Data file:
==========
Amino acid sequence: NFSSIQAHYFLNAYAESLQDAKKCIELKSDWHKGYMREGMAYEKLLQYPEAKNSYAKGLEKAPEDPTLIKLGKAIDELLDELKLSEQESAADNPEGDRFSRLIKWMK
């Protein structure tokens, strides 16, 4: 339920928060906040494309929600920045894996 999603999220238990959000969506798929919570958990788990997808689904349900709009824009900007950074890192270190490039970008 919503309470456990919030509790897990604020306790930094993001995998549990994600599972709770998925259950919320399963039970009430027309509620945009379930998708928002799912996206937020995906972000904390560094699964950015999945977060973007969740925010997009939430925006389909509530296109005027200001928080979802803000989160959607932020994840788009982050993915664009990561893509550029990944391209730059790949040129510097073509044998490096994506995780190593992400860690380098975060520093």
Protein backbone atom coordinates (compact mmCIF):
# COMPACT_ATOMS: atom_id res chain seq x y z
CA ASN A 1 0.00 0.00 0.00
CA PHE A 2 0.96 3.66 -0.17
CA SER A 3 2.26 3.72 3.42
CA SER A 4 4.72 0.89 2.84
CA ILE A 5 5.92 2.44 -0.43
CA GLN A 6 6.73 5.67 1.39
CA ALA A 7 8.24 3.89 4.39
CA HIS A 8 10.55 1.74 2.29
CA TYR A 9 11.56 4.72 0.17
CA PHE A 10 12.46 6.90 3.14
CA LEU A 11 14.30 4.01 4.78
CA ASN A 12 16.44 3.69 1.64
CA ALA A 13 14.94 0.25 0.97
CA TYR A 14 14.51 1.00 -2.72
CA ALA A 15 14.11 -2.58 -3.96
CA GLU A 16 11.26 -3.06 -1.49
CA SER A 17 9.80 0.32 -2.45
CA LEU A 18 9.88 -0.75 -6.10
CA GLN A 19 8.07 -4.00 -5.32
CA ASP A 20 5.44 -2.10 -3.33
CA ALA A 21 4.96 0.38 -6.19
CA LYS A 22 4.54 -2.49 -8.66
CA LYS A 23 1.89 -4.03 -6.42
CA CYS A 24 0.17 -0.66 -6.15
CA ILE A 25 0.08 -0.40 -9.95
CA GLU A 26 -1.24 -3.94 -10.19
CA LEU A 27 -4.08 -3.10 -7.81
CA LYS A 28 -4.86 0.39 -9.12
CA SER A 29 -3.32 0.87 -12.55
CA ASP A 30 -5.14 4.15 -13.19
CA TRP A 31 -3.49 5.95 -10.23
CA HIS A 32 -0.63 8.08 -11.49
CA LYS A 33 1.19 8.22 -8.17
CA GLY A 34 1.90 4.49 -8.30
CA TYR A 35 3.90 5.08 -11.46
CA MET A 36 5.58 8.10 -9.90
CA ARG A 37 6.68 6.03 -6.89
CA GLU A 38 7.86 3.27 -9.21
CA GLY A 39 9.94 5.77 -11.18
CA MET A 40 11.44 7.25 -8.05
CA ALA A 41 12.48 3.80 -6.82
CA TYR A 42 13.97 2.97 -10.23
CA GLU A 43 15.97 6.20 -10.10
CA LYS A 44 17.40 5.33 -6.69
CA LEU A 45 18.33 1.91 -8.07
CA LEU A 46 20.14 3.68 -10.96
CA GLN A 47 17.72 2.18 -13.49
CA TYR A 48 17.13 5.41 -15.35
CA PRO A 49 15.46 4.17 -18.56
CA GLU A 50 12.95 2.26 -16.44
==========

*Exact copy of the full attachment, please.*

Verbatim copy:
Amino acid sequence: NFSSIQAHYFLNAYAESLQDAKKCIELKSDWHKGYMREGMAYEKLLQYPEAKNSYAKGLEKAPEDPTLIKLGKAIDELLDELKLSEQESAADNPEGDRFSRLIKWMK
């Protein structure tokens, strides 16, 4: 339920928060906040494309929600920045894996 999603999220238990959000969506798929919570958990788990997808689904349900709009824009900007950074890192270190490039970008 919503309470456990919030509790897990604020306790930094993001995998549990994600599972709770998925259950919320399963039970009430027309509620945009379930998708928002799912996206937020995906972000904390560094699964950015999945977060973007969740925010997009939430925006389909509530296109005027200001928080979802803000989160959607932020994840788009982050993915664009990561893509550029990944391209730059790949040129510097073509044998490096994506995780190593992400860690380098975060520093």
Protein backbone atom coordinates (compact mmCIF):
# COMPACT_ATOMS: atom_id res chain seq x y z
CA ASN A 1 0.00 0.00 0.00
CA PHE A 2 0.96 3.66 -0.17
CA SER A 3 2.26 3.72 3.42
CA SER A 4 4.72 0.89 2.84
CA ILE A 5 5.92 2.44 -0.43
CA GLN A 6 6.73 5.67 1.39
CA ALA A 7 8.24 3.89 4.39
CA HIS A 8 10.55 1.74 2.29
CA TYR A 9 11.56 4.72 0.17
CA PHE A 10 12.46 6.90 3.14
CA LEU A 11 14.30 4.01 4.78
CA ASN A 12 16.44 3.69 1.64
CA ALA A 13 14.94 0.25 0.97
CA TYR A 14 14.51 1.00 -2.72
CA ALA A 15 14.11 -2.58 -3.96
CA GLU A 16 11.26 -3.06 -1.49
CA SER A 17 9.80 0.32 -2.45
CA LEU A 18 9.88 -0.75 -6.10
CA GLN A 19 8.07 -4.00 -5.32
CA ASP A 20 5.44 -2.10 -3.33
CA ALA A 21 4.96 0.38 -6.19
CA LYS A 22 4.54 -2.49 -8.66
CA LYS A 23 1.89 -4.03 -6.42
CA CYS A 24 0.17 -0.66 -6.15
CA ILE A 25 0.08 -0.40 -9.95
CA GLU A 26 -1.24 -3.94 -10.19
CA LEU A 27 -4.08 -3.10 -7.81
CA LYS A 28 -4.86 0.39 -9.12
CA SER A 29 -3.32 0.87 -12.55
CA ASP A 30 -5.14 4.15 -13.19
CA TRP A 31 -3.49 5.95 -10.23
CA HIS A 32 -0.63 8.08 -11.49
CA LYS A 33 1.19 8.22 -8.17
CA GLY A 34 1.90 4.49 -8.30
CA TYR A 35 3.90 5.08 -11.46
CA MET A 36 5.58 8.10 -9.90
CA ARG A 37 6.68 6.03 -6.89
CA GLU A 38 7.86 3.27 -9.21
CA GLY A 39 9.94 5.77 -11.18
CA MET A 40 11.44 7.25 -8.05
CA ALA A 41 12.48 3.80 -6.82
CA TYR A 42 13.97 2.97 -10.23
CA GLU A 43 15.97 6.20 -10.10
CA LYS A 44 17.40 5.33 -6.69
CA LEU A 45 18.33 1.91 -8.07
CA LEU A 46 20.14 3.68 -10.96
CA GLN A 47 17.72 2.18 -13.49
CA TYR A 48 17.13 5.41 -15.35
CA PRO A 49 15.46 4.17 -18.56
CA GLU A 50 12.95 2.26 -16.44